Arctic spring’s ‘rapid advance’

Spring in the Arctic is arriving “weeks earlier” than a decade ago, a team of Danish researchers have reported.

Ice in north-east Greenland is melting an average of 14.6 days earlier than in the mid-1990s, bringing forward the date plants flower and birds lay eggs.

The team warned that the observed changes could disrupt the region’s ecosystems and food chain, affecting the long-term survival of some species.

The findings have been published in the journal Current Biology.

The scientists assessed how a range of species’ behaviour was affected by the changing climate in Zackenberg, north-east Greenland, between 1996 and 2005.

Observation of 21 species – six plants, 12 arthropods and three birds – revealed that the organisms had brought forward their flowering, emergence or egg-laying in line with the earlier ice melt.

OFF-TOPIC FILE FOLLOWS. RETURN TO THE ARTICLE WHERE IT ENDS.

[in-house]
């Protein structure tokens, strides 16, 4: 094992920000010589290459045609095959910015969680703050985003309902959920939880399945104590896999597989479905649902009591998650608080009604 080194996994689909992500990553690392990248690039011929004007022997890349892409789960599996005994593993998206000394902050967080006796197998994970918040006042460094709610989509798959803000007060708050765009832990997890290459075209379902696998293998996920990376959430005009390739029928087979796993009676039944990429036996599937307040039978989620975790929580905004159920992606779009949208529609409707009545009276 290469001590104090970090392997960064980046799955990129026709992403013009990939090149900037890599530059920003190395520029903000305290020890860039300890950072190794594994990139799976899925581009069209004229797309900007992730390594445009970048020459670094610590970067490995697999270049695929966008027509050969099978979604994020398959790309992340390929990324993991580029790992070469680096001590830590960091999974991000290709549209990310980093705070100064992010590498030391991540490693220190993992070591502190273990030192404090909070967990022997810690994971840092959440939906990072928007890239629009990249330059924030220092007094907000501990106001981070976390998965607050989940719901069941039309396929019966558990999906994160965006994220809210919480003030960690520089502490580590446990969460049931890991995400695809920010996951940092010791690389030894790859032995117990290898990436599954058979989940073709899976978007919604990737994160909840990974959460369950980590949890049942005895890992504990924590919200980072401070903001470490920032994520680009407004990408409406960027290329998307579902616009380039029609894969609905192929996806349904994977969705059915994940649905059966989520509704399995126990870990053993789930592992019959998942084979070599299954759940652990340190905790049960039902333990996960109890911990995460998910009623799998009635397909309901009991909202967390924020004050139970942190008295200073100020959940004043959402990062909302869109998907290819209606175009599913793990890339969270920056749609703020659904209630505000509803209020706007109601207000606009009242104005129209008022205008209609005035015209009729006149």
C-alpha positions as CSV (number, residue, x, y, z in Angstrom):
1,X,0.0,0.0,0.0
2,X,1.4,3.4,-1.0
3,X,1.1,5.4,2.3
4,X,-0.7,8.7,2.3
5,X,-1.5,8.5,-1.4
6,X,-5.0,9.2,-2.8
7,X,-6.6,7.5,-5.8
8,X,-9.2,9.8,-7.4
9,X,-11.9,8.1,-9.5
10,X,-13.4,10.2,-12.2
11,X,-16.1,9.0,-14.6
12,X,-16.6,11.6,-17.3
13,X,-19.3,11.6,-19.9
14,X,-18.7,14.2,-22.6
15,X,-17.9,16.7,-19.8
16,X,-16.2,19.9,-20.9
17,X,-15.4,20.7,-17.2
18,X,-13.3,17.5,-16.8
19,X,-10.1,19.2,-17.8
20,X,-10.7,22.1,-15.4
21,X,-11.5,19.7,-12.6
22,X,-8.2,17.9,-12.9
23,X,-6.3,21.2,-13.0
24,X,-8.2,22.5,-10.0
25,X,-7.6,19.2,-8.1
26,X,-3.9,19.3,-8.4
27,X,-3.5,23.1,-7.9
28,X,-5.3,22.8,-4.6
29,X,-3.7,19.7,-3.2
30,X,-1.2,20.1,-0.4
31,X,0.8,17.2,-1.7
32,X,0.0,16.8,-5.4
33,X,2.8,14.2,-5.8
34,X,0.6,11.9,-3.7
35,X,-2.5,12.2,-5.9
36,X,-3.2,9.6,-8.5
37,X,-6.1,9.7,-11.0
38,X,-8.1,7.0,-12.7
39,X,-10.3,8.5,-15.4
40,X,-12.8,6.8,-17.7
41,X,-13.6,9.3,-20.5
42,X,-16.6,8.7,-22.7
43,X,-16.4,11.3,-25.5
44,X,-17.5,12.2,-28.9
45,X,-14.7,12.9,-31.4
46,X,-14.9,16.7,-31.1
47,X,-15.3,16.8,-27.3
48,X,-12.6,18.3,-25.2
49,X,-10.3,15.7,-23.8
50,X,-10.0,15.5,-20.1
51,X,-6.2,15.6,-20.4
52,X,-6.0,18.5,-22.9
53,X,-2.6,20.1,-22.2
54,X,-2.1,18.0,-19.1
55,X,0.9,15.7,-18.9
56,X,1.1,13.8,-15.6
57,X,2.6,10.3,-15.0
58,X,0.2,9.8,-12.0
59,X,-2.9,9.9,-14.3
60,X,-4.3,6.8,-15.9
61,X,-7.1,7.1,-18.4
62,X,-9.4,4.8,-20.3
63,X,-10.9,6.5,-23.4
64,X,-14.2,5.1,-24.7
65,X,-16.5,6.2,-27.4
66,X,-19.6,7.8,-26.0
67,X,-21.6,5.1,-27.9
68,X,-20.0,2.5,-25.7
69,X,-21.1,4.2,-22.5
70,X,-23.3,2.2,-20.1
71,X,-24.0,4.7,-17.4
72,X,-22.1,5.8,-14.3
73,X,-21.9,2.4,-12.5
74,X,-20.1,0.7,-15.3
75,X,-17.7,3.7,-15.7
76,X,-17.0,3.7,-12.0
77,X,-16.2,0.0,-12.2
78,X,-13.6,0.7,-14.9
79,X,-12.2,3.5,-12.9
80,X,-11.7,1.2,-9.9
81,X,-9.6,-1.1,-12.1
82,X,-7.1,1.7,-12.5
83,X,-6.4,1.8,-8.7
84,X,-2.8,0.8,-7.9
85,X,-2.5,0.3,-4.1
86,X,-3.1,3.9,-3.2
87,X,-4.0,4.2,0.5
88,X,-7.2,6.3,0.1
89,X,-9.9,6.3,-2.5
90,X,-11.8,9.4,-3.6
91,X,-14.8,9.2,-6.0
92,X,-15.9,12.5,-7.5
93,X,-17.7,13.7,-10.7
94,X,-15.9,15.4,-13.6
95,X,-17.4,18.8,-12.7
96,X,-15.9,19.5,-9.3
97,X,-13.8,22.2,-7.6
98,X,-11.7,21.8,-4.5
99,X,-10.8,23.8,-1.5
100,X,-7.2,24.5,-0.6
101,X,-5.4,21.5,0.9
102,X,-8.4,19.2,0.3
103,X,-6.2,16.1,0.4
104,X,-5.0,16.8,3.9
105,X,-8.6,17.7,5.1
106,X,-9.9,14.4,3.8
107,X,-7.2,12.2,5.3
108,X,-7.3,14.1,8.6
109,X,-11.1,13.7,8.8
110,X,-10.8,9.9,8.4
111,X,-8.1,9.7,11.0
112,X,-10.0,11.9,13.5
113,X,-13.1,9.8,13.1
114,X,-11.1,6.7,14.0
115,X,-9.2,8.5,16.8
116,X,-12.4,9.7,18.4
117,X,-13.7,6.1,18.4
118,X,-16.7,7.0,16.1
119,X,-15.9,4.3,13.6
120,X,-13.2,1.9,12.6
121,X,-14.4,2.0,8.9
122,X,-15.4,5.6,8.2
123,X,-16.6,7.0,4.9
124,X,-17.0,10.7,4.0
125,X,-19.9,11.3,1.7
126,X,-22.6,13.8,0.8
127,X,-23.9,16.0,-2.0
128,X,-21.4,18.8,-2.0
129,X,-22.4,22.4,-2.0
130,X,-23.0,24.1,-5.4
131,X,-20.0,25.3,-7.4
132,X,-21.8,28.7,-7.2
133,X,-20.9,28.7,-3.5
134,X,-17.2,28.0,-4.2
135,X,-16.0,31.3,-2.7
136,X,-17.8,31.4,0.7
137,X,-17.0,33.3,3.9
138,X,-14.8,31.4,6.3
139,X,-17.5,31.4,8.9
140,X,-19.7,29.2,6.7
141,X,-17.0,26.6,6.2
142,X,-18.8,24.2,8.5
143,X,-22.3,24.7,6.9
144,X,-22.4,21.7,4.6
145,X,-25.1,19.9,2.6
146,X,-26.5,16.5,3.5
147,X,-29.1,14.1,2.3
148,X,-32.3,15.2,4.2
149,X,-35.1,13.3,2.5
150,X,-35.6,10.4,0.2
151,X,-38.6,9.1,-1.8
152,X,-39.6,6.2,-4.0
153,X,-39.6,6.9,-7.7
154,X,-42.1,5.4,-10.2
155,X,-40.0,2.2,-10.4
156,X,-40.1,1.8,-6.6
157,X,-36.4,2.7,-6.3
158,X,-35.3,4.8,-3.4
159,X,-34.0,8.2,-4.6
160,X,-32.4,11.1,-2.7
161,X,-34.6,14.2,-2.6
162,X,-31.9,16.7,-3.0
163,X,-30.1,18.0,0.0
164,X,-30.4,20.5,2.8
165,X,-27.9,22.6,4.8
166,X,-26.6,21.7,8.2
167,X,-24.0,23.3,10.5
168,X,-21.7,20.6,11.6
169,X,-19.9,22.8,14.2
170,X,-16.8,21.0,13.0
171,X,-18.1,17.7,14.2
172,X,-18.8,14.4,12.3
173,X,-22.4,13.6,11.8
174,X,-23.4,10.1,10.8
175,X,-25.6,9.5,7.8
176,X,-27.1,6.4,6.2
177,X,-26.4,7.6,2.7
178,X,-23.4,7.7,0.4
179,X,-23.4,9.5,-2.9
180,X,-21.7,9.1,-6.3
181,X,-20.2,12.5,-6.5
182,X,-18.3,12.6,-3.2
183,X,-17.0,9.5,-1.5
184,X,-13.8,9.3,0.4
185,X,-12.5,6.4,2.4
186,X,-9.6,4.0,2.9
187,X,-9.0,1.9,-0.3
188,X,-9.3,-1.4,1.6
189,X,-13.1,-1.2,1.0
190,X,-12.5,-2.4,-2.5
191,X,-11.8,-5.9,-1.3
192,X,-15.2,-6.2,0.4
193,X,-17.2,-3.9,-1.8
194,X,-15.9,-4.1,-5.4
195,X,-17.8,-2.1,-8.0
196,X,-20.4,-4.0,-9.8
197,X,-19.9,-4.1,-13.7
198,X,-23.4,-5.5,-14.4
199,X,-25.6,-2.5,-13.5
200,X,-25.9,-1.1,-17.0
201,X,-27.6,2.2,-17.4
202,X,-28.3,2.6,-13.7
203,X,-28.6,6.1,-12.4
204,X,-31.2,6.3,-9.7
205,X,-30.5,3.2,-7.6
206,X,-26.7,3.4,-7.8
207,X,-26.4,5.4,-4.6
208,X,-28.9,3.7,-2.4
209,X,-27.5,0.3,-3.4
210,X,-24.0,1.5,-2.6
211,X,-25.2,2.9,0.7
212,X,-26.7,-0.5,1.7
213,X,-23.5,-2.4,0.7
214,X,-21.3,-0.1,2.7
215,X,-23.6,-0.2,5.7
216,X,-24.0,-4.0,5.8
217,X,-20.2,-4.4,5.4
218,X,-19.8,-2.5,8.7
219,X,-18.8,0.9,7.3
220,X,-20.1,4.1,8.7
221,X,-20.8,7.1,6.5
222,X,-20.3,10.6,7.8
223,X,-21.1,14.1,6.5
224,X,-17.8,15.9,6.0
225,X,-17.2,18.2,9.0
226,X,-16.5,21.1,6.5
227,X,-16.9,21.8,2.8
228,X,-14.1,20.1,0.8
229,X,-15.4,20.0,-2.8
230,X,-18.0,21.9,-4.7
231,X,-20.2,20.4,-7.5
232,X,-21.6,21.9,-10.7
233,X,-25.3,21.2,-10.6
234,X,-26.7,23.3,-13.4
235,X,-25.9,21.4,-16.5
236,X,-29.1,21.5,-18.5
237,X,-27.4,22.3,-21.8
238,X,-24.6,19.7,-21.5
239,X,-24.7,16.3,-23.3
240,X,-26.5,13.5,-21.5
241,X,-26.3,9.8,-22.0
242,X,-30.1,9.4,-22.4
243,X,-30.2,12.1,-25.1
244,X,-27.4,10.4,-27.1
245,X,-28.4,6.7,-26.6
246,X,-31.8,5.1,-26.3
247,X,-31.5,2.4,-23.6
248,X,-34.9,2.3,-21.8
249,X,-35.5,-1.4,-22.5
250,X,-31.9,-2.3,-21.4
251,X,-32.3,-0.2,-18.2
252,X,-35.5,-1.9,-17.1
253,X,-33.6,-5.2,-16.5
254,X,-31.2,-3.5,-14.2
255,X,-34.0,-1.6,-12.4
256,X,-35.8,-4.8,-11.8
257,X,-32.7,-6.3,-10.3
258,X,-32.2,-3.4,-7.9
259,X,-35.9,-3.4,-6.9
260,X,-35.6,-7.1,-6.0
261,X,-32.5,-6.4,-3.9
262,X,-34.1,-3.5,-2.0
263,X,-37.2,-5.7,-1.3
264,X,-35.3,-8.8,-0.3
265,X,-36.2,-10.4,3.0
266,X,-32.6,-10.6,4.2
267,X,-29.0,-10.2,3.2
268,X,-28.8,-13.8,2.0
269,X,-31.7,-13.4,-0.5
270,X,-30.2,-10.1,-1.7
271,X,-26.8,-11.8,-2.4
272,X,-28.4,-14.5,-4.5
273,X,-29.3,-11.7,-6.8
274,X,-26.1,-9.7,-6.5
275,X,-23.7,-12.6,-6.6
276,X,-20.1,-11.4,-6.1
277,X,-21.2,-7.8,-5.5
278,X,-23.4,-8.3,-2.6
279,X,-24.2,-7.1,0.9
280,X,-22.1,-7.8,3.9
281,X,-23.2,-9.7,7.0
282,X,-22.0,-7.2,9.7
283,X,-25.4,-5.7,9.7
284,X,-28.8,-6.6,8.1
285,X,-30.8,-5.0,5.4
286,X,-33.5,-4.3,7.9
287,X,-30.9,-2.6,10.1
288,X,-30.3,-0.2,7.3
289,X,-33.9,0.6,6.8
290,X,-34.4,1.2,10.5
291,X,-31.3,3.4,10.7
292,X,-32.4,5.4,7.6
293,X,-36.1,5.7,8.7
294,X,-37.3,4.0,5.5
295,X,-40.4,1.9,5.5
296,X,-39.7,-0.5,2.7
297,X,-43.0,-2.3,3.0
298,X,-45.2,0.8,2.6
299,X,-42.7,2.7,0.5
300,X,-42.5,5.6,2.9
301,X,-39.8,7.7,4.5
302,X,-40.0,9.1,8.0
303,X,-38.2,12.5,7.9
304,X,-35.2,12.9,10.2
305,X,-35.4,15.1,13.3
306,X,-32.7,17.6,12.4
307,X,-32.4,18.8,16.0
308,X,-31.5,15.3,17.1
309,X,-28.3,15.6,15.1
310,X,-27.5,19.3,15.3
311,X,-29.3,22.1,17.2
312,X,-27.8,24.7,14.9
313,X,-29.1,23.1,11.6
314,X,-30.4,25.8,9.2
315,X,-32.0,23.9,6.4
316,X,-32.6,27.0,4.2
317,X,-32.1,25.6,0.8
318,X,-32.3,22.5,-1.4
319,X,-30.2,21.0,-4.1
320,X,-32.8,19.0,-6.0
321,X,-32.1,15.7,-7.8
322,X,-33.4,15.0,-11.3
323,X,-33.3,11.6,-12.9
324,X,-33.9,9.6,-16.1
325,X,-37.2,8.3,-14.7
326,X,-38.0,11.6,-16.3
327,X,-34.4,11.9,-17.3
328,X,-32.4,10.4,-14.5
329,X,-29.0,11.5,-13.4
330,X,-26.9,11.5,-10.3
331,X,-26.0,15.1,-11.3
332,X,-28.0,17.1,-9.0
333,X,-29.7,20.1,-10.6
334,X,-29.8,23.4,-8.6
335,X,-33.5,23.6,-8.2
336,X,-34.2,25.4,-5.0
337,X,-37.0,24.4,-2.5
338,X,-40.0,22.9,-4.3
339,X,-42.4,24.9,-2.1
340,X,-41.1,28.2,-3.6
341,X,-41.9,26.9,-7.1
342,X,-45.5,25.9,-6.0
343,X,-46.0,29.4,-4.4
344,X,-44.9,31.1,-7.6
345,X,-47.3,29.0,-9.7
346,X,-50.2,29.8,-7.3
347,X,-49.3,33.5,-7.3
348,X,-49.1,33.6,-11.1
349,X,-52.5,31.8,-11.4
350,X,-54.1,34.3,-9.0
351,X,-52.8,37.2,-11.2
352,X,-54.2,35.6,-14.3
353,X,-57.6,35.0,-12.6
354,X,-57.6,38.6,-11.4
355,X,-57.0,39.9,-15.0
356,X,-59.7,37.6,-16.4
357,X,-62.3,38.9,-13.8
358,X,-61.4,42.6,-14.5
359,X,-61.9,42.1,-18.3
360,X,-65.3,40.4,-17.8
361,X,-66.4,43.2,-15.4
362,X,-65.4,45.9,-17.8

“We were particularly surprised to see the trends were so strong when considering that the entire summer is very short in the High Arctic – just three or four months from snowmelt to freeze-up,” said co-author Toke Hoye, from the University of Aarhus.

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